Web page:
A third consideration to take into account when reviewing the supported devices chart is the column labeled "Notes for running DD-WRT." Just as there is more than one way to do certain things to a cat, there is more than one way to load (or "flash") DD-WRT. But sometimes there is only one way that will work for a particular router model, with other methods risking death (of the router, not you, or a cat.)
The two most common methods for flashing DD-WRT onto a router are using the Web interface and using TFTP. Both the stock firmware loaded onto your router by the vendor and DD-WRT will include a Web-based administration page, which lets you flash the router with a new firmware. If the chart says "Web interface," than you can use the Web interface to do this. Some routers cannot be flashed with the Web interface, though, and may be damaged if you try, which is why it is important to consult the chart for your model.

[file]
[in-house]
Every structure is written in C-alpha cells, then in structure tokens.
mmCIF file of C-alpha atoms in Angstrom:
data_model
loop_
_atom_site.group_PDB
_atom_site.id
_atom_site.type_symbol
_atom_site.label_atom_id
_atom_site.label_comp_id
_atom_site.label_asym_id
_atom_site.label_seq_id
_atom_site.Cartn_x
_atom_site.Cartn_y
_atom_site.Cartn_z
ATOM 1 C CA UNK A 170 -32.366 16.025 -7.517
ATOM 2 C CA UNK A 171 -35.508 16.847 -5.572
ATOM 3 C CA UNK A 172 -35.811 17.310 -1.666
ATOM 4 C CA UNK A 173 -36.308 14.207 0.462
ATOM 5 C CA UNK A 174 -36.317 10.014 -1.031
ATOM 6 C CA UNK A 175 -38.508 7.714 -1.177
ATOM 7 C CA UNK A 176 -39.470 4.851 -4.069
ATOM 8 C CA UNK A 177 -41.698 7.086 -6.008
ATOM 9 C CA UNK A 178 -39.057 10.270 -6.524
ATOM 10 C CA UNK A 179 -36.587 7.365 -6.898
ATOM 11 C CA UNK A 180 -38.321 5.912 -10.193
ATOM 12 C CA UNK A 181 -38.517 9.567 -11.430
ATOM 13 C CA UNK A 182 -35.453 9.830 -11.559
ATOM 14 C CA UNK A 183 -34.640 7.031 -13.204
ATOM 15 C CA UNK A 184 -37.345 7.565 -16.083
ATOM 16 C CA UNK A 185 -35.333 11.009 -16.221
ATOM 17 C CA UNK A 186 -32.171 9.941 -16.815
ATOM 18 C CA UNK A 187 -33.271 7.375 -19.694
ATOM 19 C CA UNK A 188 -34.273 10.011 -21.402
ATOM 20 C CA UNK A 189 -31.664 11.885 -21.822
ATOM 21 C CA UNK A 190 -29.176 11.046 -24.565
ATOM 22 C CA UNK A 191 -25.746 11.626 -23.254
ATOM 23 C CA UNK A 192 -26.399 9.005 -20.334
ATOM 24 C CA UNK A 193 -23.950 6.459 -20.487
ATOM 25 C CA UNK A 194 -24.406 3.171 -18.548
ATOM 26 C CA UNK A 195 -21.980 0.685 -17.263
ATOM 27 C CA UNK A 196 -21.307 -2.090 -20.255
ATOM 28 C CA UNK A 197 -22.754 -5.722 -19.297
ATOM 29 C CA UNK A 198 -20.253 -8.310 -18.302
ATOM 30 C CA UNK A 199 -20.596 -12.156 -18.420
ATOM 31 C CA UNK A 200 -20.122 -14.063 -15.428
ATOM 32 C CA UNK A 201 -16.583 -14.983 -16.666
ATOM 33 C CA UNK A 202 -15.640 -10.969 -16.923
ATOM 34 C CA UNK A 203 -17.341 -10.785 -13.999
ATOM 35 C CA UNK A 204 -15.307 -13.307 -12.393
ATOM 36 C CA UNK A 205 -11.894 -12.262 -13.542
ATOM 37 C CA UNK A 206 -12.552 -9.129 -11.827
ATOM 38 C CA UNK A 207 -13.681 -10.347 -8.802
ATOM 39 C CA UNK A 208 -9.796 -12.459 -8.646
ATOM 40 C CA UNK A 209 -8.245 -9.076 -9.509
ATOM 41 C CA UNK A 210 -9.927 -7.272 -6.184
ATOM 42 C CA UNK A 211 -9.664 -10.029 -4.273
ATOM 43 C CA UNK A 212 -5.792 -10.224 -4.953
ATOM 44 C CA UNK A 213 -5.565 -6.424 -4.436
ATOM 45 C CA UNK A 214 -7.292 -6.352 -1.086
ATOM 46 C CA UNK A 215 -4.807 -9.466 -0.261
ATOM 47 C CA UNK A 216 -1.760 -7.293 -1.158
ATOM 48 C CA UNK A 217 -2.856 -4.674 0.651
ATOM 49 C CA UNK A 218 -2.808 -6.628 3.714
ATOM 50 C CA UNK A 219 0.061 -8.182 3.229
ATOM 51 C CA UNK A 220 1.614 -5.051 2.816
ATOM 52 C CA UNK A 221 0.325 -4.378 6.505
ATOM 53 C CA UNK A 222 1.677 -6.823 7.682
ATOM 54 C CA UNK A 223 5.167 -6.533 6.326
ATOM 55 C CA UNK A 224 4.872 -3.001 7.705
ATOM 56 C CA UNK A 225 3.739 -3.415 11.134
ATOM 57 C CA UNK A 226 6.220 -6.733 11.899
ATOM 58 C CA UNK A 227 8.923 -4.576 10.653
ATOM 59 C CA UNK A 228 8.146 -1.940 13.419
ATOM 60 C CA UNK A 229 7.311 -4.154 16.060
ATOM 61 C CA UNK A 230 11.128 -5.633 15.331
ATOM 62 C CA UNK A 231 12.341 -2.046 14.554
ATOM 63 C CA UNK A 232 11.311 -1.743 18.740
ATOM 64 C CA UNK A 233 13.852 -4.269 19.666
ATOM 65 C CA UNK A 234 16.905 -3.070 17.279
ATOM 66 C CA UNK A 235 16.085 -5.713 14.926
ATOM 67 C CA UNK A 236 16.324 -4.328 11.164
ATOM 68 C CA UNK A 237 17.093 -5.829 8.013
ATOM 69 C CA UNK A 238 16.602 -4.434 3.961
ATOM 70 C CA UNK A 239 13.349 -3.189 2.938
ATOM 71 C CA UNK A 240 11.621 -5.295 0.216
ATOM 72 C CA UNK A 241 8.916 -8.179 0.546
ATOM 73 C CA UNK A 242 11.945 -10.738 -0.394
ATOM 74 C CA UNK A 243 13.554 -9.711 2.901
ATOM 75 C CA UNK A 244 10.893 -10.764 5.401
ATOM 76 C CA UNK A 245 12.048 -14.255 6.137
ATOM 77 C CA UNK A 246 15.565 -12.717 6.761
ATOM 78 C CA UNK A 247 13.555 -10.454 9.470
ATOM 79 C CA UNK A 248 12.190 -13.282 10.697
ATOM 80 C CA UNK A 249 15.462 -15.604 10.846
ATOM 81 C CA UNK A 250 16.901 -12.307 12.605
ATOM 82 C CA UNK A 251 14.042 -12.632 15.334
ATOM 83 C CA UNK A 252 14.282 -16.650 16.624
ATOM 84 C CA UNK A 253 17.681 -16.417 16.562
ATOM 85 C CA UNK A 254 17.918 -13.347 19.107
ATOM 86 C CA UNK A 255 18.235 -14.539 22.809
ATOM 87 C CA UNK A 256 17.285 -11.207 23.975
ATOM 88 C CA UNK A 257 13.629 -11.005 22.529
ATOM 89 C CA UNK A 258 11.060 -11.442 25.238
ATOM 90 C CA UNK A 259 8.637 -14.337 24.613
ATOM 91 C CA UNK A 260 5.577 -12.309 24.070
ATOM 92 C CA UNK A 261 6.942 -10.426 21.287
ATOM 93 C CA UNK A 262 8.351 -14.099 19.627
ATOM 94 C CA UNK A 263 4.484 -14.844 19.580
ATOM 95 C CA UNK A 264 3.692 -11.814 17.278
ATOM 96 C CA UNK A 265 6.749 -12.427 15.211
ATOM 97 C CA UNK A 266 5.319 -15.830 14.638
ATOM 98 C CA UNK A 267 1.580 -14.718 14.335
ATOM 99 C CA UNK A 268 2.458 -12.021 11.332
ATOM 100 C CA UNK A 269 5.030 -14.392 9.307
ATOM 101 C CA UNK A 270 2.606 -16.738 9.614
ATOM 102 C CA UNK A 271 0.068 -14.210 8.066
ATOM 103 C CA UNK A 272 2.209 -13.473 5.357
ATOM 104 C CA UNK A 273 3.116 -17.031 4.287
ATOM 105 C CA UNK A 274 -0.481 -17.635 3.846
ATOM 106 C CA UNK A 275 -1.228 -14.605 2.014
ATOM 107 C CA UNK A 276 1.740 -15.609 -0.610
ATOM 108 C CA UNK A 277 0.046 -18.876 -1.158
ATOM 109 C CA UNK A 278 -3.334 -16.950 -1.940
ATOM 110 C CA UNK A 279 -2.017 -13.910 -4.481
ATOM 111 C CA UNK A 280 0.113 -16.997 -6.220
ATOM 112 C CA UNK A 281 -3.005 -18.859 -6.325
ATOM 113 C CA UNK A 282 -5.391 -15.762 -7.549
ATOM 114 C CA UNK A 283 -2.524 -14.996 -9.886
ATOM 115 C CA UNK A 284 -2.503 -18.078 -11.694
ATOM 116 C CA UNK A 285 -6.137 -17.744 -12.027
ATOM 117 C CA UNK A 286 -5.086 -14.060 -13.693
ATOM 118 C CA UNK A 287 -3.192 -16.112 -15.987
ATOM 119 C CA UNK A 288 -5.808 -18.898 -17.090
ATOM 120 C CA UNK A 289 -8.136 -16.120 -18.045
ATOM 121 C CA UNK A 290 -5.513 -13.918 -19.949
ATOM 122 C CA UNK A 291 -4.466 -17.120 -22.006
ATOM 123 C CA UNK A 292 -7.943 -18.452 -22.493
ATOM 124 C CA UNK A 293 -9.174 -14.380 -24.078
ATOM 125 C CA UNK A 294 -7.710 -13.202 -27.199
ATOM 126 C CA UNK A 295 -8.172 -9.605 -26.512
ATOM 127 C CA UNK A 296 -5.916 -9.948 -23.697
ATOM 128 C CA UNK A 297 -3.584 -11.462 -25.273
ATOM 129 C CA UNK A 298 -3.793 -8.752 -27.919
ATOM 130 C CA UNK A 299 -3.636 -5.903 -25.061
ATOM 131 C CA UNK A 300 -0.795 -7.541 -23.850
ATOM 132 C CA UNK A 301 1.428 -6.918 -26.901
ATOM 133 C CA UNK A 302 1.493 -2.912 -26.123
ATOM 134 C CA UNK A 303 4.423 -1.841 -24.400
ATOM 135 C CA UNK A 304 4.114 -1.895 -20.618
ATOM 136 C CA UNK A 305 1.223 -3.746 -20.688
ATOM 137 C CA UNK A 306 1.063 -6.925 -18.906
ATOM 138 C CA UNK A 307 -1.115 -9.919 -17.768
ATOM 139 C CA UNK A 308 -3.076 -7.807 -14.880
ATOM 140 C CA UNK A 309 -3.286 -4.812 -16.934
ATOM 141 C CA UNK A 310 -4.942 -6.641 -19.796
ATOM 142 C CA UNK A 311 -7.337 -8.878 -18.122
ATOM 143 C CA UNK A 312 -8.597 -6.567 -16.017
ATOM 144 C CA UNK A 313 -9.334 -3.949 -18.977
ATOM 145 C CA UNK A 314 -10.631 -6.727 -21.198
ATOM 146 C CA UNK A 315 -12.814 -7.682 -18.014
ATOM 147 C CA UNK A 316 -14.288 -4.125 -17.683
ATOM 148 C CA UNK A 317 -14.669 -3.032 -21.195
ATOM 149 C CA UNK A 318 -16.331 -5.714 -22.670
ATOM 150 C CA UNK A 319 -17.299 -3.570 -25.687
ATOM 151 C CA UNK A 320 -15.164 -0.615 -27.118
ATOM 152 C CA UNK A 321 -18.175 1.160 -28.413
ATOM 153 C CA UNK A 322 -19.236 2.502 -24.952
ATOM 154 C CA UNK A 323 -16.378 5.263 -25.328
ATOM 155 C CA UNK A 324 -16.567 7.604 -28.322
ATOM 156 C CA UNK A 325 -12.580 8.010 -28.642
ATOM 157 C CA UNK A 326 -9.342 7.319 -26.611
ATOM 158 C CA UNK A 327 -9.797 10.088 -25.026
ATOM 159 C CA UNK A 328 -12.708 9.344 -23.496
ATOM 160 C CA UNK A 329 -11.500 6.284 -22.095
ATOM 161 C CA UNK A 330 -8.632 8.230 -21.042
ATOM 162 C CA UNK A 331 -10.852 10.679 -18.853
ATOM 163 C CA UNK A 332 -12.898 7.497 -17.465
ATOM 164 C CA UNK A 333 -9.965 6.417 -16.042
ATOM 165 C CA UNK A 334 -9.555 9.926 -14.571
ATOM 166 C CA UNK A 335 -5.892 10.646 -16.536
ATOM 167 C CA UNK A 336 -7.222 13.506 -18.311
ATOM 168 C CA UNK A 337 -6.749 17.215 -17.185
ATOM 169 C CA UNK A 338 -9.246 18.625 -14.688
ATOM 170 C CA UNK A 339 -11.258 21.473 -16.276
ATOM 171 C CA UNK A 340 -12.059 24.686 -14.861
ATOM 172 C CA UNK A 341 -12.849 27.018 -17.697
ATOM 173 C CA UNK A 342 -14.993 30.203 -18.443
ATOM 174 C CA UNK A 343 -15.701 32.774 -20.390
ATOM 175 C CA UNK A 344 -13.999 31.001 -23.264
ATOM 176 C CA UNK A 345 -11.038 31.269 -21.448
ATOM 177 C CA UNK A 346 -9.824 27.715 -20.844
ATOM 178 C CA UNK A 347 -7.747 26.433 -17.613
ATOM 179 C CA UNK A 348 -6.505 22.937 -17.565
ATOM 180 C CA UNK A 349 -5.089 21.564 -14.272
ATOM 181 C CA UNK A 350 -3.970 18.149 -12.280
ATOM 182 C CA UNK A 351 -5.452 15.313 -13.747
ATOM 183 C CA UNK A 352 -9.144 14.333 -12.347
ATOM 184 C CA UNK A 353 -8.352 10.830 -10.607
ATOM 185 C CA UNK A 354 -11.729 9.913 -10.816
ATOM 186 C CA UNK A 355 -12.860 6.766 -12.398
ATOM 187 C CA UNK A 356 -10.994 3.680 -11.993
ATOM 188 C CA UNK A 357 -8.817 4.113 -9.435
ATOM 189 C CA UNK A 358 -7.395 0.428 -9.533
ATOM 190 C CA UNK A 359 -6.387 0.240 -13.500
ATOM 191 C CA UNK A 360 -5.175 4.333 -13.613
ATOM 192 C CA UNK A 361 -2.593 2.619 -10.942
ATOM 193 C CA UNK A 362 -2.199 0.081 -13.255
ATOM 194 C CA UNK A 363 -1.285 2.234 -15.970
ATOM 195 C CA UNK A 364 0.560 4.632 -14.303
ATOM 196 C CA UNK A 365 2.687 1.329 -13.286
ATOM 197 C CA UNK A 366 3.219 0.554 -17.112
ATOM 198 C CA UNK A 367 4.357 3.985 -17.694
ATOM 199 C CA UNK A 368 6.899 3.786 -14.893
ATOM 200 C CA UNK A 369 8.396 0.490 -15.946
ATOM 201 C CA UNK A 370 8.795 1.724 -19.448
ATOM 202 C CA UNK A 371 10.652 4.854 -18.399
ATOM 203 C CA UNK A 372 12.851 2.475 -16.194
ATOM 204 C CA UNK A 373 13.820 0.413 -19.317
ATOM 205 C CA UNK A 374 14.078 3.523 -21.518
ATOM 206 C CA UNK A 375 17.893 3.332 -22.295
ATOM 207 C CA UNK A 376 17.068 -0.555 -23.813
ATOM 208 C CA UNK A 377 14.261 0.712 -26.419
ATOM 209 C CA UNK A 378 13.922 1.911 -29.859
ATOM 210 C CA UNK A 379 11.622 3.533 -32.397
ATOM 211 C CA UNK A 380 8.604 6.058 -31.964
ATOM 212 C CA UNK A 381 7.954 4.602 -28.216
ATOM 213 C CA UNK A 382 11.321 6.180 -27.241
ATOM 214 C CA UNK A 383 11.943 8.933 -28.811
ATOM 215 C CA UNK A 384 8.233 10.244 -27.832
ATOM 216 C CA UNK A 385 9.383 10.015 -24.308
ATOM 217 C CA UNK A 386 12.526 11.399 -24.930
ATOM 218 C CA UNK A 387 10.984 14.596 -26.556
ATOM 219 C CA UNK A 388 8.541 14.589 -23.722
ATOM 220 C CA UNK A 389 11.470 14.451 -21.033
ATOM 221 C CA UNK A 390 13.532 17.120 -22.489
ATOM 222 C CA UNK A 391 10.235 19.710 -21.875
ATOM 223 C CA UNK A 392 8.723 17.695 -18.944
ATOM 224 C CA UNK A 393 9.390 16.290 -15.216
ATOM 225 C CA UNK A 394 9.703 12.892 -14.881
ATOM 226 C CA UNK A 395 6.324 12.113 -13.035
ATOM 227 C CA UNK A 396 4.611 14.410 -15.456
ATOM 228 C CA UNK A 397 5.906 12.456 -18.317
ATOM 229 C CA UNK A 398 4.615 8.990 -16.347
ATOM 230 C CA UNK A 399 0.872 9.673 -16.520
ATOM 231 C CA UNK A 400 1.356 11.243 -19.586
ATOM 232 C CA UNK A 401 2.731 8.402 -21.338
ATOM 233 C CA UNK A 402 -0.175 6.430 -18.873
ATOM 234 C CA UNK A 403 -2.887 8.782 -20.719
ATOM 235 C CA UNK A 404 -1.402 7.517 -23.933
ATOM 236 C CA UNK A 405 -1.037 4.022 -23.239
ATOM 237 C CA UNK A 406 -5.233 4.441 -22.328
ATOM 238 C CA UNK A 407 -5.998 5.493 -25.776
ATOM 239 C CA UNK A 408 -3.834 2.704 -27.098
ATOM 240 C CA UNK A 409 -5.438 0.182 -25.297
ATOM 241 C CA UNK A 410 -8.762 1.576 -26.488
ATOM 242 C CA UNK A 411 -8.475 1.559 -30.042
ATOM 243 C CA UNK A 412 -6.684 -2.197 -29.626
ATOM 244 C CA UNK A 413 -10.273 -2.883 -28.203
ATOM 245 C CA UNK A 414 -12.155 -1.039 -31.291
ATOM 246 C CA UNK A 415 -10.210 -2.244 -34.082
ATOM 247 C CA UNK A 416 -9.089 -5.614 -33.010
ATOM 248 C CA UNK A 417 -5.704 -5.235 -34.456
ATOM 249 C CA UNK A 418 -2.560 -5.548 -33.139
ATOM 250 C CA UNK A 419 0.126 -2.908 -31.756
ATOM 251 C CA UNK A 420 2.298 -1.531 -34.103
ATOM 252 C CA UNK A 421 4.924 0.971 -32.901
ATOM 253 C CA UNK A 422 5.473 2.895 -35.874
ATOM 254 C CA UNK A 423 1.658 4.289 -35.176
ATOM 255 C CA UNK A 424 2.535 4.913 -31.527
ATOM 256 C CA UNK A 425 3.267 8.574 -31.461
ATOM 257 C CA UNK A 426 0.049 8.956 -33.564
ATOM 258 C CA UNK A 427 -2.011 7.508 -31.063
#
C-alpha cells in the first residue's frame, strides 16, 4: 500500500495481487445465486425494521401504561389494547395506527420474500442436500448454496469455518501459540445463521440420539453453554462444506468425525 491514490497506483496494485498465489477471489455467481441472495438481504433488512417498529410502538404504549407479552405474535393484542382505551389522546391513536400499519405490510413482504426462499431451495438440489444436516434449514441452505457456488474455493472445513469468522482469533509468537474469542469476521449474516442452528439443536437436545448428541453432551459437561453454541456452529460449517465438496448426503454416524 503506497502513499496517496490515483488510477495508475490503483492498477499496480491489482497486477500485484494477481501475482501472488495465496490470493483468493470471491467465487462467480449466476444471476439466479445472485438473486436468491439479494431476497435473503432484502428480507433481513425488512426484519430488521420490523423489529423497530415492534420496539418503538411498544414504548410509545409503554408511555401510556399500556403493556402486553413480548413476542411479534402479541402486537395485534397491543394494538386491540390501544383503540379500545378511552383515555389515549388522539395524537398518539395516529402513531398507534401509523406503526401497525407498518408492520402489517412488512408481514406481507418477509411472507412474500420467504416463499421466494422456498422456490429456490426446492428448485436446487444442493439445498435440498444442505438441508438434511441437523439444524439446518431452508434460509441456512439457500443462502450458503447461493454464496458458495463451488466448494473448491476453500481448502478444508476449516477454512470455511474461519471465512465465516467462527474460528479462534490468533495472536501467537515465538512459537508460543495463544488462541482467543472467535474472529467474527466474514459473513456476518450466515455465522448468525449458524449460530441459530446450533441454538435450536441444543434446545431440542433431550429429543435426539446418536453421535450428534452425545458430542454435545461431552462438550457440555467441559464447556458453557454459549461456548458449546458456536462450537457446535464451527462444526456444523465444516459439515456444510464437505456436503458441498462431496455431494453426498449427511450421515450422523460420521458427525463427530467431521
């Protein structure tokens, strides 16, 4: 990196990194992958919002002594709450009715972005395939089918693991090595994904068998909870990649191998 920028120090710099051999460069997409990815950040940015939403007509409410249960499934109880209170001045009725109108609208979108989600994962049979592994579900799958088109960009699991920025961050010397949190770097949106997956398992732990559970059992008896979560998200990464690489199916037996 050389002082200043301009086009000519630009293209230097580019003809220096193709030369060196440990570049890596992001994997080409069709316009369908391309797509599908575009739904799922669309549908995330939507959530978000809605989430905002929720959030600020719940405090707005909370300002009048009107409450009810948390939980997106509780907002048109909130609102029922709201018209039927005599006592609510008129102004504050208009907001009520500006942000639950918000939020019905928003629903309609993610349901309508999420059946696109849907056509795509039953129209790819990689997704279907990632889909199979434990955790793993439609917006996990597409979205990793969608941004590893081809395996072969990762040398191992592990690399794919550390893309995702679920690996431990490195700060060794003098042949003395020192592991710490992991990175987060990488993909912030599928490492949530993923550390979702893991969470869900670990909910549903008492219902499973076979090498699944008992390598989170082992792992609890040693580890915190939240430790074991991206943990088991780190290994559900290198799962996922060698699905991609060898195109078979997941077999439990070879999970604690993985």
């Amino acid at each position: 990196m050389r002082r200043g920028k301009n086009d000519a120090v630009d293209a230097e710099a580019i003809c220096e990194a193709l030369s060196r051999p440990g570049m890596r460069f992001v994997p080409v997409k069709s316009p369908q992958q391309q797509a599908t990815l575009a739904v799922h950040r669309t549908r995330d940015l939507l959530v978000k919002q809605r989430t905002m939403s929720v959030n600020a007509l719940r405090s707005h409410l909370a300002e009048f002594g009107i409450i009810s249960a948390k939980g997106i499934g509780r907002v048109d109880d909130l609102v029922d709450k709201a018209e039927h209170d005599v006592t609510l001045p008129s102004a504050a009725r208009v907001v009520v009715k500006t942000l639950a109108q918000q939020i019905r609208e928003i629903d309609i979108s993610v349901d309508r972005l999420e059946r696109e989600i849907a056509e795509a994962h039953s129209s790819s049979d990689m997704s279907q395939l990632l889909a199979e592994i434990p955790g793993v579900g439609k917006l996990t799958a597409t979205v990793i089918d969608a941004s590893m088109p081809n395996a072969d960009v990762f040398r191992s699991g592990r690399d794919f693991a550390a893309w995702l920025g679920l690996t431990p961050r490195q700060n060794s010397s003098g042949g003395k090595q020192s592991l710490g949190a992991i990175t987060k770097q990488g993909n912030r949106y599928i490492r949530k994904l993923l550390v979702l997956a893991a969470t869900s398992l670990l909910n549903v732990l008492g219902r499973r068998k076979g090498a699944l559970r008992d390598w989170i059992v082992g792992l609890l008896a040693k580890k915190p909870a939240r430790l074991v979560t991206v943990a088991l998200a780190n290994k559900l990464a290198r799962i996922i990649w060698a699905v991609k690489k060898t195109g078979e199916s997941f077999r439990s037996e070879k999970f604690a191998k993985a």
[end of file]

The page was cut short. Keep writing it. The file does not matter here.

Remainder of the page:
The TFTP flashing method uses the "tiny ftp" protocol to upload the DD-WRT firmware onto the router. Some routers include a graphical TFTP client that you can use; others may require that you delve into TFTP on the command line (such as in Linux). You'll see in the chart that some routers, such as Belkin models, must be flashed using TFTP.
Besides these methods, some routers like Asus models include a vendor-supplied flashing tool that you can use, as noted in the chart.
In many cases, you may need to use the vendor-supplied flash tool or TFTP to load DD-WRT for the first time. Once DD-WRT is loaded, you may then be able to upgrade it in the future using its Web-based flashing page. For this reason, you will see many models listed with the note "initial flash," describing which method you must use the first time.
Besides Web, TFTP, and vendor utilities, some outlier models require unusual and technically complicated methods that involve hardware modification. It is probably best to avoid these routers altogether.
When reviewing the supported devices chart, also be sure to check the column "Min required DD-WRT version." Attempting to flash a router with a version of DD-WRT that is too old could render it useless.